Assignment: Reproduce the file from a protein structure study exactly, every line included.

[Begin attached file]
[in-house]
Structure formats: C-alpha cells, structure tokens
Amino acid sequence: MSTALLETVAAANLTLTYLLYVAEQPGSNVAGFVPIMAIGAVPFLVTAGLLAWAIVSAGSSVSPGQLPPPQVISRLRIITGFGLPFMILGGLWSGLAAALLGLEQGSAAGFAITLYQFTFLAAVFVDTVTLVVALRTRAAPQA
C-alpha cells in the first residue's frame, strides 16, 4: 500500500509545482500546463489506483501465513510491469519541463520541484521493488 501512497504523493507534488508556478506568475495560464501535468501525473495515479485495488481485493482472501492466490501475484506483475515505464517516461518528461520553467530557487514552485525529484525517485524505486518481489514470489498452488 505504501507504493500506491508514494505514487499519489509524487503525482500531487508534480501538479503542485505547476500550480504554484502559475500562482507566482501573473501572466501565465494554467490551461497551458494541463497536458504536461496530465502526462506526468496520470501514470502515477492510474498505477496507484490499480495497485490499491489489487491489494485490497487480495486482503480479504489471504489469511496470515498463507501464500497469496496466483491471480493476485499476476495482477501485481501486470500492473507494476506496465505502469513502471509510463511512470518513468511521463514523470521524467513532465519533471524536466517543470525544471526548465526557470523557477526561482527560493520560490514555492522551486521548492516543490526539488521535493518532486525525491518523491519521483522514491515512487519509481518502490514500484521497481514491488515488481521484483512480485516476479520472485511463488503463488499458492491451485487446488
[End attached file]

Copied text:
[in-house]
Structure formats: C-alpha cells, structure tokens
Amino acid sequence: MSTALLETVAAANLTLTYLLYVAEQPGSNVAGFVPIMAIGAVPFLVTAGLLAWAIVSAGSSVSPGQLPPPQVISRLRIITGFGLPFMILGGLWSGLAAALLGLEQGSAAGFAITLYQFTFLAAVFVDTVTLVVALRTRAAPQA
C-alpha cells in the first residue's frame, strides 16, 4: 500500500509545482500546463489506483501465513510491469519541463520541484521493488 501512497504523493507534488508556478506568475495560464501535468501525473495515479485495488481485493482472501492466490501475484506483475515505464517516461518528461520553467530557487514552485525529484525517485524505486518481489514470489498452488 505504501507504493500506491508514494505514487499519489509524487503525482500531487508534480501538479503542485505547476500550480504554484502559475500562482507566482501573473501572466501565465494554467490551461497551458494541463497536458504536461496530465502526462506526468496520470501514470502515477492510474498505477496507484490499480495497485490499491489489487491489494485490497487480495486482503480479504489471504489469511496470515498463507501464500497469496496466483491471480493476485499476476495482477501485481501486470500492473507494476506496465505502469513502471509510463511512470518513468511521463514523470521524467513532465519533471524536466517543470525544471526548465526557470523557477526561482527560493520560490514555492522551486521548492516543490526539488521535493518532486525525491518523491519521483522514491515512487519509481518502490514500484521497481514491488515488481521484483512480485516476479520472485511463488503463488499458492491451485487446488